When you think about establishing a successful FR clothing program, what “check list” items immediately spring to mind? Generally speaking, the first two mental steps people in this industry take are: 1.) Evaluating the thermal hazard you are providing protection for; and 2.) Selecting the appropriate FR garments for that hazard.
But for your FR program to be fully effective, you need to look beyond just choosing the right gear for the environment you and your crew are working in. You need to examine every layer closely, beginning with your base layers.
Fact is, an FR clothing program is not fully defined if it does not place restrictions or set guidelines on clothing to be worn under the FR uniform. In the worst circumstances, lack of guidance on base layer clothing can leave an employee at risk for injuries. Consider, for a moment, the extent of an injury that could be sustained by someone wearing a t-shirt made of synthetic fibers under their FR clothing. Sure, the outermost FR layer will self-extinguish in a thermal event. But enough thermal energy could transfer to the t-shirt underneath, causing it to melt to the wearer’s skin.
One simple way to manage this issue is to mandate that all undergarments be made of 100% cotton or other natural fiber. However, this option places the responsibility of choosing compliant clothing squarely on the employee. And, it will require additional “policing” on your behalf.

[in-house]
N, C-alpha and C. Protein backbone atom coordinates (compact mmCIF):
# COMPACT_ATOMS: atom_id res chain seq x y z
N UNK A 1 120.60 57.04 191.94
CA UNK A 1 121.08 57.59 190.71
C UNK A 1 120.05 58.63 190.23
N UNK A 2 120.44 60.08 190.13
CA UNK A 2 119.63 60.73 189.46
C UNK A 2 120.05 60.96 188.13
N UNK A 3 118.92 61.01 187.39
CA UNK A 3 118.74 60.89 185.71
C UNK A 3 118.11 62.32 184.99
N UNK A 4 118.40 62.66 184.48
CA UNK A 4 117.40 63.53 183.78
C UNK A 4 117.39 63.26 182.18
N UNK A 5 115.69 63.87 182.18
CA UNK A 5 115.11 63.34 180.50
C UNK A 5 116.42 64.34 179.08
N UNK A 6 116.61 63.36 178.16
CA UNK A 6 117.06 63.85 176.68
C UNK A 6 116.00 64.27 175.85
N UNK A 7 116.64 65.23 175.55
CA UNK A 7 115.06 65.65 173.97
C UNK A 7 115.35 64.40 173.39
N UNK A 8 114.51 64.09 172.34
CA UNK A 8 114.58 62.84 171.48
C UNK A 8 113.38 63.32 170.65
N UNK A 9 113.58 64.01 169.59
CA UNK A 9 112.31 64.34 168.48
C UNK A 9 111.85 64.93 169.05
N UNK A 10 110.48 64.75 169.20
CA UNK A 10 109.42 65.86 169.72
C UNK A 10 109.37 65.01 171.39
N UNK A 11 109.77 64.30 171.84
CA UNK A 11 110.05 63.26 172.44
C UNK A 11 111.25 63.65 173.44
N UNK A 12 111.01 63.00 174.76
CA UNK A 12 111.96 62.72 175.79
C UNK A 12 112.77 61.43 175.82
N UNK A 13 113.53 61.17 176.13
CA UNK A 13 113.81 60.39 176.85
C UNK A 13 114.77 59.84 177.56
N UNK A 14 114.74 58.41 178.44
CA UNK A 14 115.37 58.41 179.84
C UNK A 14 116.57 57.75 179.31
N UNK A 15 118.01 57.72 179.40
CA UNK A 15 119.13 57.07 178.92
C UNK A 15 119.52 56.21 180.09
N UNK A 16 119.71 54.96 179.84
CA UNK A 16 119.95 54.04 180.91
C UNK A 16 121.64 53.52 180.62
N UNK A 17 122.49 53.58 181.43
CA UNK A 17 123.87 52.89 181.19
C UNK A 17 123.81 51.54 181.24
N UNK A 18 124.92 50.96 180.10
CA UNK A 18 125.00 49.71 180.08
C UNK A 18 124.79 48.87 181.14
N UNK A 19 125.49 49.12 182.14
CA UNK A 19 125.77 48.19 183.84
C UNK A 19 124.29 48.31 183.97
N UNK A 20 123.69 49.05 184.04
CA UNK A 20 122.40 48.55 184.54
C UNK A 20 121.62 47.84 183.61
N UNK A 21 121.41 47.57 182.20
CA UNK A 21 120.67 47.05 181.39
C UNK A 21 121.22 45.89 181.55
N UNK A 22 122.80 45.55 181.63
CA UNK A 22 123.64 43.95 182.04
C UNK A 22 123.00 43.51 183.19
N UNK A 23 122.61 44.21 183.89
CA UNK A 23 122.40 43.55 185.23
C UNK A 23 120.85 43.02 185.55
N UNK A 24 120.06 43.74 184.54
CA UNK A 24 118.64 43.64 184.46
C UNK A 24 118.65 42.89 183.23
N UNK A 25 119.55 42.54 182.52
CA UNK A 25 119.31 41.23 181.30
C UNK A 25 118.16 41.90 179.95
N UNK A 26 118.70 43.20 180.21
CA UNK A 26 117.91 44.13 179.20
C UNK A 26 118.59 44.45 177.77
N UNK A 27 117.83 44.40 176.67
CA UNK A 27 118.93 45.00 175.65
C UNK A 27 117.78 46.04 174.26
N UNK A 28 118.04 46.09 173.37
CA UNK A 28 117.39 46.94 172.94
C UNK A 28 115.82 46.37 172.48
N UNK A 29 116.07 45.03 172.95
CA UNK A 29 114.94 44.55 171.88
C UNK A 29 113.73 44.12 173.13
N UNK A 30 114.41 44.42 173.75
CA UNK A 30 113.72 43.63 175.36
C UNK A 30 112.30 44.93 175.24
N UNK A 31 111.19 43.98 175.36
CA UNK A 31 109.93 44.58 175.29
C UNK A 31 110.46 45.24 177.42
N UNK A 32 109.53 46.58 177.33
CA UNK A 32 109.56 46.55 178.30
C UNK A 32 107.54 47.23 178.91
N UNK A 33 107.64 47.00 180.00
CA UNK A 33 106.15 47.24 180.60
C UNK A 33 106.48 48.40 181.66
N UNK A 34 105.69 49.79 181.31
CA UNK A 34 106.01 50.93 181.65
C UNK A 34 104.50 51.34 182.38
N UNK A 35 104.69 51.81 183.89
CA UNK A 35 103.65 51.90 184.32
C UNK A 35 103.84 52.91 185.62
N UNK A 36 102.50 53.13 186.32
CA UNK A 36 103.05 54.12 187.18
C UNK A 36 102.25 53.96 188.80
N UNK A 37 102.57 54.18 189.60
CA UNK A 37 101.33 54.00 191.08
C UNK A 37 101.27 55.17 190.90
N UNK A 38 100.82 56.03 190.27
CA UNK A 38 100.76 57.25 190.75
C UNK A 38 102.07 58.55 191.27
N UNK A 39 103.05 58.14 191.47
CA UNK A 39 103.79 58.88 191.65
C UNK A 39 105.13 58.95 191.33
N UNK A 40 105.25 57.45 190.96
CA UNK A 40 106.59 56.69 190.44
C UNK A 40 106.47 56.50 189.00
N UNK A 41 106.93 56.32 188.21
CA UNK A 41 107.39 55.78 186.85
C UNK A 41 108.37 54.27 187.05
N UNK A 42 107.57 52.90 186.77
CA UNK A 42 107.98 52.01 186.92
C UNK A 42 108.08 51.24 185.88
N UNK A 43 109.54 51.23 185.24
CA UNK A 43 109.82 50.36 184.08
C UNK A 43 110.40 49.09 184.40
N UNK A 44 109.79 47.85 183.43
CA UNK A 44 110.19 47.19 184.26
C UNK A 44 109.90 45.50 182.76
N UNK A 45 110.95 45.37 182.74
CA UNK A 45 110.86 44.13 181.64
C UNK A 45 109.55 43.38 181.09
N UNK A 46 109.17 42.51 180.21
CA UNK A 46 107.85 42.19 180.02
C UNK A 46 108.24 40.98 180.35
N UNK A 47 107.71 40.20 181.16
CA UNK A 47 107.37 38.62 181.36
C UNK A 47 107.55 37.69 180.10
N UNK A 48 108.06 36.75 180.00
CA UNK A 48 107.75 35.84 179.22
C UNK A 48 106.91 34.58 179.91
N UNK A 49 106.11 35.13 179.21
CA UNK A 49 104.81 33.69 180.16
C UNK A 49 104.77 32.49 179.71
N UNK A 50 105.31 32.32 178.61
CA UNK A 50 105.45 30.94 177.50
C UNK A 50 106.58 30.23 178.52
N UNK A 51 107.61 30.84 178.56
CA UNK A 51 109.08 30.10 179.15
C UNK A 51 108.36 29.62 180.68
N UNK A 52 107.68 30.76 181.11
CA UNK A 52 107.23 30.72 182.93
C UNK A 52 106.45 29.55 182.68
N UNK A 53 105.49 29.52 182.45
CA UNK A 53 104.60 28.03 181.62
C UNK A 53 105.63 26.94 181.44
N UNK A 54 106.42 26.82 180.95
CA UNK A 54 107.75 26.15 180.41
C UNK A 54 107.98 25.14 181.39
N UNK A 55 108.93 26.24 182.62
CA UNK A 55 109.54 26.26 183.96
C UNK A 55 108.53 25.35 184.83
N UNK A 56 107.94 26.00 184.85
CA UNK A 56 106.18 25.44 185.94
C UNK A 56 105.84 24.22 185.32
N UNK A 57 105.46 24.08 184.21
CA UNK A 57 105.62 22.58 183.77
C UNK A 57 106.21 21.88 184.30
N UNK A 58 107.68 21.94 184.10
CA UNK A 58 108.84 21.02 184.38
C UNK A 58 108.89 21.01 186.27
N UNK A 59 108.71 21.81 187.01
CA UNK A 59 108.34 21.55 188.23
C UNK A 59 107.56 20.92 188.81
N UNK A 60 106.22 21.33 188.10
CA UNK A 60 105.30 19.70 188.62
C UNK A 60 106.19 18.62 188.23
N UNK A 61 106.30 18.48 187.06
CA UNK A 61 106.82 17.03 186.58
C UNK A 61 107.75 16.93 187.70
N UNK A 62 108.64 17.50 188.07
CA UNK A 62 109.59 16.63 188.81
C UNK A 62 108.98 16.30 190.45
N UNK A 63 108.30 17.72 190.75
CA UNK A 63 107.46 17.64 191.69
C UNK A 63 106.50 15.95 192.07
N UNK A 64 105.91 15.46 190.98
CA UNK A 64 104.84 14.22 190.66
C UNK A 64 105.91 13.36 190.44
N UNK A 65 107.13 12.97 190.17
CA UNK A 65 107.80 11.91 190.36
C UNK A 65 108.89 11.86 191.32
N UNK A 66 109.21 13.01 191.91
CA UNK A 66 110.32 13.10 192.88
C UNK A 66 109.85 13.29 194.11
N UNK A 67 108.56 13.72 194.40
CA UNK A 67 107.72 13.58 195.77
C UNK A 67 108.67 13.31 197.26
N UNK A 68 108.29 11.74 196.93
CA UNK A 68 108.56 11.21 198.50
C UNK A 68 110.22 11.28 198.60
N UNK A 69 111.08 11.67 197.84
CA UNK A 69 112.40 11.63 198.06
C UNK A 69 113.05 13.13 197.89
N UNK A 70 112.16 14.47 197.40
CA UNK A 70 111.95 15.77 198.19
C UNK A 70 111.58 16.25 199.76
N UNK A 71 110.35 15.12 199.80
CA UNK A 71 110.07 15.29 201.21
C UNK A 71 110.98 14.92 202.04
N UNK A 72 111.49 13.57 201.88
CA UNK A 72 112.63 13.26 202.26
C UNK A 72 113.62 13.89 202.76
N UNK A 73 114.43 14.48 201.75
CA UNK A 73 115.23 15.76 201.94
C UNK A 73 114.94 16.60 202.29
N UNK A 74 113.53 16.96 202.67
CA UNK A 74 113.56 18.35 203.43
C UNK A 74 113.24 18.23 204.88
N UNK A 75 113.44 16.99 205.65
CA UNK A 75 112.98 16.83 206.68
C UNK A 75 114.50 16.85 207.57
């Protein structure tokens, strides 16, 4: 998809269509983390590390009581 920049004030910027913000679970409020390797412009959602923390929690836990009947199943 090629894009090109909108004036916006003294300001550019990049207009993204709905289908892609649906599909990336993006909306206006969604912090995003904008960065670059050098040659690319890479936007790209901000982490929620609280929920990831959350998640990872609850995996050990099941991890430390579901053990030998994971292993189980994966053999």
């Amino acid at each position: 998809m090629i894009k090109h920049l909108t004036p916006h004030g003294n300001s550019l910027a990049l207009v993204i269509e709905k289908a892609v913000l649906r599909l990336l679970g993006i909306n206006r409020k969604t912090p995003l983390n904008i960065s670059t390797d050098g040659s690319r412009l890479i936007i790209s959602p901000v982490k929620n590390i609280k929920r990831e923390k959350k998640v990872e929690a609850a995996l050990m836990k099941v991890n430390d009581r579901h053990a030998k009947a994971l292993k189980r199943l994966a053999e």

In our opinion, the most comprehensive approach is for the employer to specify and issue the appropriate FR base layers to be worn under the company’s FR uniforms. By doing so, not only are you taking the choice of undergarments out of the hands of your employees, and the questions of whether or not they have the right fiber content against their skin out of the equation. You will also be providing a second layer of FR protection should they inadvertently leave a shirt unbuttoned or untucked in a moment of complacency. (A layer that, believe it or not, can also provide greater comfort; most FR undergarments pull sweat away from the body to help keep workers cool and dry.)
In the case of protection against electric arc exposure, only FR layers can contribute to a composite ATPV rating, so issuing an FR base layer to be worn under an FR shirt may increase ATPV and possibly increase protection.
So, there you have it. Your base layer basics, compliments of the world’s #1 FR brand. Next time you’re evaluating your FR program, please keep these tips top of mind. And don’t let your undergarments become an oversight.
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According to NFPA® 70E section 130.7 (C) (12) (a), non-melting flammable garments (i.e., non-FR) are permitted to be worn under FR garments for added protection. In fact, putting an extra layer of clothing between your skin and your outer FR layers can provide an added level of protection and has the further benefit of absorbing perspiration to keep you drier and more comfortable in warmer months, and insulate you against the elements in cold weather.